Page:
*Sept. 19-20, the annual Oak Cliff Tour of Homes and Arts Festival in the park, sponsored by the conservation league.

*In October, the Oak Cliff Chamber annual banquet and auction.

*Oak Cliff United Methodist Church, 549 E. Jefferson Blvd., is celebrating its own centennial in conjunction with Oak Cliff's birthday.

The Dallas Morning News - Saturday, September 19, 1987
Author: Metro South Bureau of The News: The Dallas Morning News

The 11th annual Old Oak Cliff Tour of Homes and art festival -- this year commemorating Oak Cliff's centennial -- gets under way with a parade Saturday at 10 a.m.

Antique cars, a trolley, antique fire engines from the Dallas Fire Museum, a horse-drawn surrey and the Sunset High School Marching Band will parade down Jefferson Boulevard from Sunset High School, 2120 W. Jefferson, then turn north on Tyler Street to Kidd Springs Park.

At 11 a.m. in the park, the parade's arrival will touch off an arts festival featuring exhibits, food, crafts and entertainment -- including surrey rides. The festival continues to 7 p.m. Saturday, and reopens from 11 a.m. to 6 p.m. on Sunday.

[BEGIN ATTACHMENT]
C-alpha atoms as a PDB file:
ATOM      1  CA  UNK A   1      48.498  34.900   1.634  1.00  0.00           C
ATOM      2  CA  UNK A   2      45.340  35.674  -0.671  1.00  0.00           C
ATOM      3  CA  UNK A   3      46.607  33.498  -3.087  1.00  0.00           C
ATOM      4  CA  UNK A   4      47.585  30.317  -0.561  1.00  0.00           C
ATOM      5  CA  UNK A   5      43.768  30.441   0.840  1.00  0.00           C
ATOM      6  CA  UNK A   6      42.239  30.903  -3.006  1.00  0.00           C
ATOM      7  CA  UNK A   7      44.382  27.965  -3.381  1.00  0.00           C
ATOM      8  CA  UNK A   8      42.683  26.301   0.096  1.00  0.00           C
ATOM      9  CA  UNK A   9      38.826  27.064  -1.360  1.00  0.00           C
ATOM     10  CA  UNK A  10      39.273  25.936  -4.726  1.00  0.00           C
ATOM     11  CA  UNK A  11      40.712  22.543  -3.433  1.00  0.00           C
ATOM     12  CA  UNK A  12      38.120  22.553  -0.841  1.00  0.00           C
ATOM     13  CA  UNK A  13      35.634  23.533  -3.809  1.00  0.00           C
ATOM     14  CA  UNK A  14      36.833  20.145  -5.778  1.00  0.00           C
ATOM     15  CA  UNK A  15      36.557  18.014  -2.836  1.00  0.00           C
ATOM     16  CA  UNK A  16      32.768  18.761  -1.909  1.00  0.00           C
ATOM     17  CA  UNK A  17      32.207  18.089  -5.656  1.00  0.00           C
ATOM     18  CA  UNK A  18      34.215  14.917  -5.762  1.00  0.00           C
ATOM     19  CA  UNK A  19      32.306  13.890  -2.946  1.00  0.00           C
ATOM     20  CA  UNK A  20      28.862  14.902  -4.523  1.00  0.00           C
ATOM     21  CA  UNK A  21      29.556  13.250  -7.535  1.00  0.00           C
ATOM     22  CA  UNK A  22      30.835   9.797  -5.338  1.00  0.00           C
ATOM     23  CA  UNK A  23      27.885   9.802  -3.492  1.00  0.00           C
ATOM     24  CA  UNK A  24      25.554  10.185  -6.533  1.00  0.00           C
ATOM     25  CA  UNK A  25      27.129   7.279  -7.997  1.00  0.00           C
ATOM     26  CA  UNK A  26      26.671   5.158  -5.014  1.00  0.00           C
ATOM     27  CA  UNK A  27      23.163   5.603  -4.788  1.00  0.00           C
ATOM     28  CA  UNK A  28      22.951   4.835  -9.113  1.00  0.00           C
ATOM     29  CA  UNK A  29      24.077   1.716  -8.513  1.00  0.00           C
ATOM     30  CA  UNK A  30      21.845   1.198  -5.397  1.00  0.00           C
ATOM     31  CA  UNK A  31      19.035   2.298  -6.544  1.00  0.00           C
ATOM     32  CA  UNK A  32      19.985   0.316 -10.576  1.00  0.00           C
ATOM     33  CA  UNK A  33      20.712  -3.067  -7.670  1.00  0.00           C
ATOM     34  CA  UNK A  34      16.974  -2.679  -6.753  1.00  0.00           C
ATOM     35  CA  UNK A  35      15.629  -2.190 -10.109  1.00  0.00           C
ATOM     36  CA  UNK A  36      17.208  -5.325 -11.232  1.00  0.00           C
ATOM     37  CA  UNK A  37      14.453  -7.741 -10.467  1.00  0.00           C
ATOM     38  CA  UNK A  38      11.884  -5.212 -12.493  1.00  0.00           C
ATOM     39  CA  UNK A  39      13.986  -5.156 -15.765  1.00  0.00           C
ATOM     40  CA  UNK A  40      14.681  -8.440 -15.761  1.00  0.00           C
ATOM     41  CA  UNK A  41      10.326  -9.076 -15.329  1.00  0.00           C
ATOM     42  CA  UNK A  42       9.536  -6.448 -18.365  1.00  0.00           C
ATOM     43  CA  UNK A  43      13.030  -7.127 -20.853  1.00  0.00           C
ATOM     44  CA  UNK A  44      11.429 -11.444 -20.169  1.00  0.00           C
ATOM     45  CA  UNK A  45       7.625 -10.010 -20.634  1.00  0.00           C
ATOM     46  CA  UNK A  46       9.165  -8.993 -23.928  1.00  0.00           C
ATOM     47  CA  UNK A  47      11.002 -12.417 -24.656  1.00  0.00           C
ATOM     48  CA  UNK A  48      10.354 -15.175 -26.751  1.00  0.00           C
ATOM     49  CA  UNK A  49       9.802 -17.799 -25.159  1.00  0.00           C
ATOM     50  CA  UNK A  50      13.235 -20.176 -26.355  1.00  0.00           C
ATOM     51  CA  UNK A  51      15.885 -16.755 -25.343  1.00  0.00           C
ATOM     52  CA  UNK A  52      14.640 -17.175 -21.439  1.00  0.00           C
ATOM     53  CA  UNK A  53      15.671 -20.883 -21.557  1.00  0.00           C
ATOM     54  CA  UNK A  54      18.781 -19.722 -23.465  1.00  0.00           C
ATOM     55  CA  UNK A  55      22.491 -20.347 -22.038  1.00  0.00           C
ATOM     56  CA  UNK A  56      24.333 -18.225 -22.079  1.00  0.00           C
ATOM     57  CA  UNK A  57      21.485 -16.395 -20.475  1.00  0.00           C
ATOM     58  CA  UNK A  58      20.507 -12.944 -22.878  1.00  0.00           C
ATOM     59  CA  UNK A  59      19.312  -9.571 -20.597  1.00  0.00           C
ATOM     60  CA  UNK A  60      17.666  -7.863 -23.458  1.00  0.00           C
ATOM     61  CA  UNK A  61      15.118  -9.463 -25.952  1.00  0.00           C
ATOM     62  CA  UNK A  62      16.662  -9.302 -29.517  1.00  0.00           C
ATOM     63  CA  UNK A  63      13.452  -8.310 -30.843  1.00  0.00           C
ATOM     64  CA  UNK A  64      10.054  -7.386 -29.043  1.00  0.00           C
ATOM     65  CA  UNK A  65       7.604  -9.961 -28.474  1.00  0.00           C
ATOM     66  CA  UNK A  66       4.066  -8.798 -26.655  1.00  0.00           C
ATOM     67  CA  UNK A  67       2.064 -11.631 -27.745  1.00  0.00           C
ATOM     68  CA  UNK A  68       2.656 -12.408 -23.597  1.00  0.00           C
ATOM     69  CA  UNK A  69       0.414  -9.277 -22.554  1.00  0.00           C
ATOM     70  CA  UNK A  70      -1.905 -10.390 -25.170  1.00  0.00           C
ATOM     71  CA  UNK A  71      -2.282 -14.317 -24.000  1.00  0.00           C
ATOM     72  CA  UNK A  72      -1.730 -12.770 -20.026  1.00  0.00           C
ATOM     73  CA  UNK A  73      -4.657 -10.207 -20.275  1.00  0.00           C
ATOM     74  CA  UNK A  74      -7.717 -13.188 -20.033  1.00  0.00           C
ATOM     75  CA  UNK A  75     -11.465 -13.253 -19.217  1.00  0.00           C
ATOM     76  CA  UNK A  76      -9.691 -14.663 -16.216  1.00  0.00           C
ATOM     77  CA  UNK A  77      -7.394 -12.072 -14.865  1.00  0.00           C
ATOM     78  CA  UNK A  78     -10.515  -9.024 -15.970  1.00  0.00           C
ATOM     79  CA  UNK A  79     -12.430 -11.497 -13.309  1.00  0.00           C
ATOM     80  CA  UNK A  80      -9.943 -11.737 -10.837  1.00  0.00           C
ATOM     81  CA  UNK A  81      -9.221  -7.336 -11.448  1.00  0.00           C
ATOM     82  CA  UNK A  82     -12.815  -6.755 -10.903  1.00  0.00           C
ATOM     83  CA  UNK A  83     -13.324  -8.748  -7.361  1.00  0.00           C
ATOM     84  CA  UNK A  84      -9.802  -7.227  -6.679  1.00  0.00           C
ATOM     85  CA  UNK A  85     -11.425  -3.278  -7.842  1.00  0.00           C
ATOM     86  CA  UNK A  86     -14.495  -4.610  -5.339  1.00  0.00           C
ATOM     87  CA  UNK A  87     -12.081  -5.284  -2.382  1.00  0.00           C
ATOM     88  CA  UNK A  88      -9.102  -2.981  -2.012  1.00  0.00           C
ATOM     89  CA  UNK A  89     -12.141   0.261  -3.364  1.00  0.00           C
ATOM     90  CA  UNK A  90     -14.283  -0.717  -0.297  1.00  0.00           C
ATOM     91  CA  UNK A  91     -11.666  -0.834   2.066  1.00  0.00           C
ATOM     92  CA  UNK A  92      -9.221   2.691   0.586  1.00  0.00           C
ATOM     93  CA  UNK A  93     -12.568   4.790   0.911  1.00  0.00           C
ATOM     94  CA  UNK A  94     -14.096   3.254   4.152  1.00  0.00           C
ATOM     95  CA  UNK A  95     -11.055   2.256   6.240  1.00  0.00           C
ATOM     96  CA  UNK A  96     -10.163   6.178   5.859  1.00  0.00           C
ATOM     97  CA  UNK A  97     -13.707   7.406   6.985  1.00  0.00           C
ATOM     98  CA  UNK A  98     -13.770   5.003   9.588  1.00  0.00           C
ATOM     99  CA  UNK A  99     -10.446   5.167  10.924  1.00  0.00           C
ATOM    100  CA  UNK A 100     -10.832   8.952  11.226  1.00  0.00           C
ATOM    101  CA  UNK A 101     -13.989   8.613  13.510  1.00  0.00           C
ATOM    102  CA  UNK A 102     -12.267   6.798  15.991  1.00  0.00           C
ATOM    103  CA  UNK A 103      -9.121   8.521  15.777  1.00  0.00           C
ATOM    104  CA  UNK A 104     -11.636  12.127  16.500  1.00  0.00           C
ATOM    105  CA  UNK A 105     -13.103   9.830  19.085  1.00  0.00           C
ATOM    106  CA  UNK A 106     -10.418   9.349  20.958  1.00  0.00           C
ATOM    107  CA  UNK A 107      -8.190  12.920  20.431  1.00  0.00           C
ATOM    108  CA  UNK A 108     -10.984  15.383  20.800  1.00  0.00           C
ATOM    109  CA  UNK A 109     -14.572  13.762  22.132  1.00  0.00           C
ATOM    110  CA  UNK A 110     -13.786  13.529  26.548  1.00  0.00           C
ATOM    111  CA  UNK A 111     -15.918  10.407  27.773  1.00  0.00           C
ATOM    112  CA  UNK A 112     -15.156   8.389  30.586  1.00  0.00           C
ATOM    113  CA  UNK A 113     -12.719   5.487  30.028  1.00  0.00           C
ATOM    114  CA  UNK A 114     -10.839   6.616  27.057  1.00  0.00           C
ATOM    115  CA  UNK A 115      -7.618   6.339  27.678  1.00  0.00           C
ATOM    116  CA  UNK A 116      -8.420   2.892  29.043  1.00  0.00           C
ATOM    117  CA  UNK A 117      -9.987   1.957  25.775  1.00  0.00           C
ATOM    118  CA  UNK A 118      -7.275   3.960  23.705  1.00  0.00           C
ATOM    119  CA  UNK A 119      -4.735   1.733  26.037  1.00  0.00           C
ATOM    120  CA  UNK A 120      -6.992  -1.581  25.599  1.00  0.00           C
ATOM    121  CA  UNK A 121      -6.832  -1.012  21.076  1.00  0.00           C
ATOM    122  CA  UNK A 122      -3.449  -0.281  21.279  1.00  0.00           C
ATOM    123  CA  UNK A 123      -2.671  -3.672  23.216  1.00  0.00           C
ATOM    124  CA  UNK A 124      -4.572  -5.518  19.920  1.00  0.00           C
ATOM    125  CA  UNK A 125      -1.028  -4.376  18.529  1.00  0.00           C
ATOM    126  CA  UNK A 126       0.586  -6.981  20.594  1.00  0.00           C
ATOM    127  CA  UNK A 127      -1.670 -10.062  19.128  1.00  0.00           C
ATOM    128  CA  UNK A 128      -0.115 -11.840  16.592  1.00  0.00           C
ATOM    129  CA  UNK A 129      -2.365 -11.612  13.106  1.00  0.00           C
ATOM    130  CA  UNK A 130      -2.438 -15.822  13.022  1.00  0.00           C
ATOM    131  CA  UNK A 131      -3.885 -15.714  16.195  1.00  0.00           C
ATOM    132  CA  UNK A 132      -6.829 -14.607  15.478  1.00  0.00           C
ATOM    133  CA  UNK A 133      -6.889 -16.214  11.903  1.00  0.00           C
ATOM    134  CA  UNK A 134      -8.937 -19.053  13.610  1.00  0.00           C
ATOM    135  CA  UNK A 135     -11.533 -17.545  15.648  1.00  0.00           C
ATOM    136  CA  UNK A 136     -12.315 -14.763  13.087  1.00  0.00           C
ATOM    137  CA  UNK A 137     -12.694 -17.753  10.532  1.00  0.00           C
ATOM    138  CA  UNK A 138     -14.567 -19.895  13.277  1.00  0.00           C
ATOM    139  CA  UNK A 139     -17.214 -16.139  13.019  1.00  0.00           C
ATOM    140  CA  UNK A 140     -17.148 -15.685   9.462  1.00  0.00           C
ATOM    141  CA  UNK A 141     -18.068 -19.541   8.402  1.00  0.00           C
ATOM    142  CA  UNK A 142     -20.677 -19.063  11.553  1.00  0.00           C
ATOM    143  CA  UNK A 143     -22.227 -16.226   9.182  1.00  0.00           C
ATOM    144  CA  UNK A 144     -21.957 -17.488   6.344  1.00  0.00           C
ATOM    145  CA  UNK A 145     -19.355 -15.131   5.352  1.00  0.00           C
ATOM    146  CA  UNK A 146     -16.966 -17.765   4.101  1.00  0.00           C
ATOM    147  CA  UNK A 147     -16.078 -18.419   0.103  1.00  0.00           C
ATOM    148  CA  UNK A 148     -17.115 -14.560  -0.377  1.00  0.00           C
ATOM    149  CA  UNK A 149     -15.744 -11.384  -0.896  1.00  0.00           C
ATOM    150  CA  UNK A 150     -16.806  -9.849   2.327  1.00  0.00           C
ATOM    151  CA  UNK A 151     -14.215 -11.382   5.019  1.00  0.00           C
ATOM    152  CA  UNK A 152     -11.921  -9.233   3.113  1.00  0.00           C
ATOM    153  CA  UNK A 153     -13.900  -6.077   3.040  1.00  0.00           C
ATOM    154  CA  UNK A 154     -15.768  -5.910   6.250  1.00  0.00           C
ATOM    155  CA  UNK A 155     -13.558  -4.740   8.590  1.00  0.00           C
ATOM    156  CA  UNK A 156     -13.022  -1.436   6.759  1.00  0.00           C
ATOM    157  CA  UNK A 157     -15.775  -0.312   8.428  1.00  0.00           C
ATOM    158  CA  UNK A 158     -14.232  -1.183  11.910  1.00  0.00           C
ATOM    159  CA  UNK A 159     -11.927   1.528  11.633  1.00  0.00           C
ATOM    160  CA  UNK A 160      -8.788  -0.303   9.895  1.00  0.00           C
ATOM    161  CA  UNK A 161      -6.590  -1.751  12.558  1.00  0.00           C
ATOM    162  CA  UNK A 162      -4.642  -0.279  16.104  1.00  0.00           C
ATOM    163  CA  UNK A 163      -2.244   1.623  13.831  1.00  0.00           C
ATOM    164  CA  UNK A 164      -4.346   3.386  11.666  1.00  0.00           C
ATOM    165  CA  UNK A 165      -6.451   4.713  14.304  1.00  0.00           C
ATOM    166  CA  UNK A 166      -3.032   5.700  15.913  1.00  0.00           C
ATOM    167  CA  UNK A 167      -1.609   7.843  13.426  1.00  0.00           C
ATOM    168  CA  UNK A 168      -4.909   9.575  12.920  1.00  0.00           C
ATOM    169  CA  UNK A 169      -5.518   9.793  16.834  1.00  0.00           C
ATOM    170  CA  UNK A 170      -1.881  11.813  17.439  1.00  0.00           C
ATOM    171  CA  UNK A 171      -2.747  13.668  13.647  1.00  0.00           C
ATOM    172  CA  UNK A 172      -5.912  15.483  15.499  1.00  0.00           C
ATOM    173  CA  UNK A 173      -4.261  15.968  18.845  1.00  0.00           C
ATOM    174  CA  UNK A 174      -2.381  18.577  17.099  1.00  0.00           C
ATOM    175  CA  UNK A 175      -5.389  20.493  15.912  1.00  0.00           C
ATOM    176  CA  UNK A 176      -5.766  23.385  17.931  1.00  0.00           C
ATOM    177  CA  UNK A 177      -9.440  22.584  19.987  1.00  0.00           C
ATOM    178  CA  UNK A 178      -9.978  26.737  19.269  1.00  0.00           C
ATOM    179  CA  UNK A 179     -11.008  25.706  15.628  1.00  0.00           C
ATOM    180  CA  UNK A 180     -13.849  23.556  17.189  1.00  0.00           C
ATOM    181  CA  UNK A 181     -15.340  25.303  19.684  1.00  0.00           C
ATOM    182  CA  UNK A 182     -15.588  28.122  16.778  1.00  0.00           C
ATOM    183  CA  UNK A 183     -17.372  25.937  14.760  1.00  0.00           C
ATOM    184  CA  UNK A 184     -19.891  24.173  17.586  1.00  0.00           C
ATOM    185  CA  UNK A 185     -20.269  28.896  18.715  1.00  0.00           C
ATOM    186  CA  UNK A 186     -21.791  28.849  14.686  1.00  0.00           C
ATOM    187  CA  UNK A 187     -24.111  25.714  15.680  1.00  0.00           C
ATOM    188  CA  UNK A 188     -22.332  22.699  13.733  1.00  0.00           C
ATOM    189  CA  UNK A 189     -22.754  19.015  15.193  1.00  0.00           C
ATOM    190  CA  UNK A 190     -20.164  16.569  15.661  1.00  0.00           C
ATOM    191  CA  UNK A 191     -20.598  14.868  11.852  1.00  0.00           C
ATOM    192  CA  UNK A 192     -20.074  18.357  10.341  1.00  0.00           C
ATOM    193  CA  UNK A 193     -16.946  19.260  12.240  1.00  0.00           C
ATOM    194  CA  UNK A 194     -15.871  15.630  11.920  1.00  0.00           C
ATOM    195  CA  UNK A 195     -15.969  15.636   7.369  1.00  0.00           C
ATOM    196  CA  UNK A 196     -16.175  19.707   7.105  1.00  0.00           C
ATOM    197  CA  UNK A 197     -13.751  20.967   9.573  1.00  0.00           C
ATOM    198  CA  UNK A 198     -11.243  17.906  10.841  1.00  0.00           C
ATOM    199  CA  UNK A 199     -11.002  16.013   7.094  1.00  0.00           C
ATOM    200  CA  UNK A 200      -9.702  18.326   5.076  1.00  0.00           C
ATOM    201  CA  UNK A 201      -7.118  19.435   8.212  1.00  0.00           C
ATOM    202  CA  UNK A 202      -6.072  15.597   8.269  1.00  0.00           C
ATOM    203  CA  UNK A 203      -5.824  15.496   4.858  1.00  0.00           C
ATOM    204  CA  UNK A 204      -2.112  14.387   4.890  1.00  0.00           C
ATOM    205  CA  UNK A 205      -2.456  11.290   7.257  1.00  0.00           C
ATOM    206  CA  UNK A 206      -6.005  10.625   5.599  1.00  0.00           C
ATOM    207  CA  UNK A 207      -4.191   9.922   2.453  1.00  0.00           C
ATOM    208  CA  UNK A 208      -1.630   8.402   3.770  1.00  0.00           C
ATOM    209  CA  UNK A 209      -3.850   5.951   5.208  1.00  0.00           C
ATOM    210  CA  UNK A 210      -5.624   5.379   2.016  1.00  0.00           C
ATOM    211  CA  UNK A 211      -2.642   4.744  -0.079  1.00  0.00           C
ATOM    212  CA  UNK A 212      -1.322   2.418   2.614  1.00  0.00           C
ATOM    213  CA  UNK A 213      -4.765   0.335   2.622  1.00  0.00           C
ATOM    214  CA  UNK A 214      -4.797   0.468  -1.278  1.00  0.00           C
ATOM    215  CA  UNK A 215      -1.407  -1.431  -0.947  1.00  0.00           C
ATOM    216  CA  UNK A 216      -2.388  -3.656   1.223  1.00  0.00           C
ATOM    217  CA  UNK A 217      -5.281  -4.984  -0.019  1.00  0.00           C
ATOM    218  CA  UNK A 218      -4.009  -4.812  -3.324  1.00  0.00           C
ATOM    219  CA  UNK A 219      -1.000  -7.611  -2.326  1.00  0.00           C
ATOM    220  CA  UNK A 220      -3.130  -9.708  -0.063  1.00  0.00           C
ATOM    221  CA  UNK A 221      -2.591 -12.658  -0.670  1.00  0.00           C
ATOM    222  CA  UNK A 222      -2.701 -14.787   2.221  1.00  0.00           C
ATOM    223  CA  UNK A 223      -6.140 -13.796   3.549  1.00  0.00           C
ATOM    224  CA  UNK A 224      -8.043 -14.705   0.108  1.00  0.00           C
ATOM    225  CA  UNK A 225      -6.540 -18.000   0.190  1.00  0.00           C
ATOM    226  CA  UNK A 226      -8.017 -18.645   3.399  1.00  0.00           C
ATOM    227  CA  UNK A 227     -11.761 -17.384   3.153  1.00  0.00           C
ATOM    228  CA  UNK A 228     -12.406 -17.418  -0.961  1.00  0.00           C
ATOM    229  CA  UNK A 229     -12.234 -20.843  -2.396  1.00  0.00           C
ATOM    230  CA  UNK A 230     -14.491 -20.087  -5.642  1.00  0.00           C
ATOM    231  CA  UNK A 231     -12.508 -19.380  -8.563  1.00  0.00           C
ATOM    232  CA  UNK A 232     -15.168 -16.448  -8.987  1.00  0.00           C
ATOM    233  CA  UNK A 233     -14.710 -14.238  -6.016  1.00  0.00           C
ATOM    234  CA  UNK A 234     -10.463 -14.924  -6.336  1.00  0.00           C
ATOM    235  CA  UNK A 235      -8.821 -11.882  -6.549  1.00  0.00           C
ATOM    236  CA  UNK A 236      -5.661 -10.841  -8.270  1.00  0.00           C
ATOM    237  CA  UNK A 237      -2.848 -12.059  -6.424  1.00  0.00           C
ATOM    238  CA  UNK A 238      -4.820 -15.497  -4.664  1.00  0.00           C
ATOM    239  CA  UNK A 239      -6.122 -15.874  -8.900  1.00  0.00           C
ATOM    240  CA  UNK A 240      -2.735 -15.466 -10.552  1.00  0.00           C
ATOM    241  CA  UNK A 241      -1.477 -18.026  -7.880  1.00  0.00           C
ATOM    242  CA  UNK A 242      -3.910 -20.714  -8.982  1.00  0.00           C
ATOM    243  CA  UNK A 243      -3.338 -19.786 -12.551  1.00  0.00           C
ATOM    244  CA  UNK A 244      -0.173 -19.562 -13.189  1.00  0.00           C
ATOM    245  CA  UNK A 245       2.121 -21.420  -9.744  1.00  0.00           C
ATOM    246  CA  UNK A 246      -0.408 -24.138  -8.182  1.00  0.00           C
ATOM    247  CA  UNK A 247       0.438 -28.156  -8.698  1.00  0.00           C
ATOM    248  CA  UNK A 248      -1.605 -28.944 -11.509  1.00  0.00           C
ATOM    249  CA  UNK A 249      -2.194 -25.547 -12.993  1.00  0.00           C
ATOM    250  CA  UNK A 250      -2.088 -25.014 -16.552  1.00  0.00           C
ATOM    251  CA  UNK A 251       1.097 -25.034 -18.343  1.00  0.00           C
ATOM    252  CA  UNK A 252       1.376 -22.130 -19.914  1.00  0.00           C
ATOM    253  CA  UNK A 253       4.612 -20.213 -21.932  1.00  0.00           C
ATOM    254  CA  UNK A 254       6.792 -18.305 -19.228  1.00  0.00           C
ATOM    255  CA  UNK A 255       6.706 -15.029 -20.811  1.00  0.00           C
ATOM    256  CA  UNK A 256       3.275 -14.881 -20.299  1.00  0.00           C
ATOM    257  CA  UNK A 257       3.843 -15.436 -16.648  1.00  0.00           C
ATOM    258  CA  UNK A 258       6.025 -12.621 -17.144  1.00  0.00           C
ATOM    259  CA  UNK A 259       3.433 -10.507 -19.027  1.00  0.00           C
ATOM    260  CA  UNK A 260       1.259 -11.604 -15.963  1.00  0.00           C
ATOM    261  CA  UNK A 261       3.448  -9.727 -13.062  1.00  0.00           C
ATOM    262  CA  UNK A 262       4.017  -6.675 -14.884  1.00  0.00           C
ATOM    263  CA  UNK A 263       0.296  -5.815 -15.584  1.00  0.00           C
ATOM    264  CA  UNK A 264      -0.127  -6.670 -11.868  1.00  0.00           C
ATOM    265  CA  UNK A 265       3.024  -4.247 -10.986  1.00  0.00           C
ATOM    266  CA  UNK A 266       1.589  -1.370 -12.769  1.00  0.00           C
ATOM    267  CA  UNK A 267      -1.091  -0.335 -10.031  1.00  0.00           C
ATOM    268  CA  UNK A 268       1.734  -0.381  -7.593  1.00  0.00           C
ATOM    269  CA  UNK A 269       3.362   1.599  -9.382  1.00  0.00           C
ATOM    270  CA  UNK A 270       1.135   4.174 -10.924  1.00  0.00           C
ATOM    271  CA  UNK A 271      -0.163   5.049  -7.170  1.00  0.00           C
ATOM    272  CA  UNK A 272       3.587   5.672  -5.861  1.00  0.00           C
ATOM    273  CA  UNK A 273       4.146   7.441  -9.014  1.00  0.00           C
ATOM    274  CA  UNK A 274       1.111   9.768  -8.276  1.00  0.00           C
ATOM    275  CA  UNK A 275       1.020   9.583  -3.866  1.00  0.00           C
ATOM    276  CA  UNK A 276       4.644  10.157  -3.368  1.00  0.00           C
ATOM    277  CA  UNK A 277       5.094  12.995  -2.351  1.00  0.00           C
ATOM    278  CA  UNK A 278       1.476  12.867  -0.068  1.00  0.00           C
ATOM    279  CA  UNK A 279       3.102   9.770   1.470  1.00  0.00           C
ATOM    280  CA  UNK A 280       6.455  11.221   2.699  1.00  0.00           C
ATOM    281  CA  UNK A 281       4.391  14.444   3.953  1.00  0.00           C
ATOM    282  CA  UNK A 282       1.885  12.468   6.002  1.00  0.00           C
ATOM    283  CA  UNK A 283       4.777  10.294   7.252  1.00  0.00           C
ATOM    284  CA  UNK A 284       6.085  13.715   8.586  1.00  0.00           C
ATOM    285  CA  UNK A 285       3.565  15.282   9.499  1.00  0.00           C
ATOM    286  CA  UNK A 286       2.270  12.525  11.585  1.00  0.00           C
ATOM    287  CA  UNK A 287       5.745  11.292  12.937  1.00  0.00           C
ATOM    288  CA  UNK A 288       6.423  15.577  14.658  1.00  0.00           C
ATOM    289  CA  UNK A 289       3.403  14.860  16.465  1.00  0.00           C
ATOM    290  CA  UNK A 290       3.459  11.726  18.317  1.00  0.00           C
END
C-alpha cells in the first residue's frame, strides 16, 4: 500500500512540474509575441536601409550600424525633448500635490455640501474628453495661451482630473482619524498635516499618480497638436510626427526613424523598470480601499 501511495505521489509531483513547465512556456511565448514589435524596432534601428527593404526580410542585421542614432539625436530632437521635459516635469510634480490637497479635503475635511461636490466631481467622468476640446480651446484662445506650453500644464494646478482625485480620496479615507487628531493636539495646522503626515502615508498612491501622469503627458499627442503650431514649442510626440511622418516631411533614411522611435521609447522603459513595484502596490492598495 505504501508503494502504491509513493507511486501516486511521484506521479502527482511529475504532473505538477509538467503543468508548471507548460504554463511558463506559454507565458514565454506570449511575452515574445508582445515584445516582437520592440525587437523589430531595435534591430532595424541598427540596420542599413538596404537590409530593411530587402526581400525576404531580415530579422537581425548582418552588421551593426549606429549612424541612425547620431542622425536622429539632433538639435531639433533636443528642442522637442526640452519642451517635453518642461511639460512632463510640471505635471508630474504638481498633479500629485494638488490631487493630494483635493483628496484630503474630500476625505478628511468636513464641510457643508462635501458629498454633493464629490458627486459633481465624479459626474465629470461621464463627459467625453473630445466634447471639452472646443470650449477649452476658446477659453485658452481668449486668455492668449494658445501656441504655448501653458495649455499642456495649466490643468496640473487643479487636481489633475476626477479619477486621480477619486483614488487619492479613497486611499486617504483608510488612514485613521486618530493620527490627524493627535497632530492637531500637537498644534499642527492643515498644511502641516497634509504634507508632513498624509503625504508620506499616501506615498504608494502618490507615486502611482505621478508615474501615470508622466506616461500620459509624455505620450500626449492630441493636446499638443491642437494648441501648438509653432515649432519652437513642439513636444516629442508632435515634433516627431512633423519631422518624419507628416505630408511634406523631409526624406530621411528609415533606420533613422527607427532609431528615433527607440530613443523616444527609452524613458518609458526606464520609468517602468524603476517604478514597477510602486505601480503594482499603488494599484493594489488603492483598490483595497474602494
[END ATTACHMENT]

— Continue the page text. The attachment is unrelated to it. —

From the park, visitors may take a trolley to the annual Oak Cliff Tour of Homes, or find their own way on the tour, from noon to 6 p.m. Saturday and Sunday.

The celebration's theme, "100 Years Old, 100 Years New,' blends the centennial celebration and the current urban pioneer revitalization movement in north Oak Cliff, festival organizer Charles Smith said.

Over the last decade that movement has inspired many young couples to refurbish once crumbling old homes and businesses in Oak Cliff's older neighborhoods, Smith said.

The seven restored structures in five neighborhoods that are featured on this year's tour include the 1901 Lark Owen Daniel home on West Jefferson Boulevard and the Old Oak Cliff Methodist Church on Jefferson founded in 1887, that also is celebrating its centennial.

Five other homes on the tour are in West and East Kessler Park, Winnetka Heights and Sunset Avenue.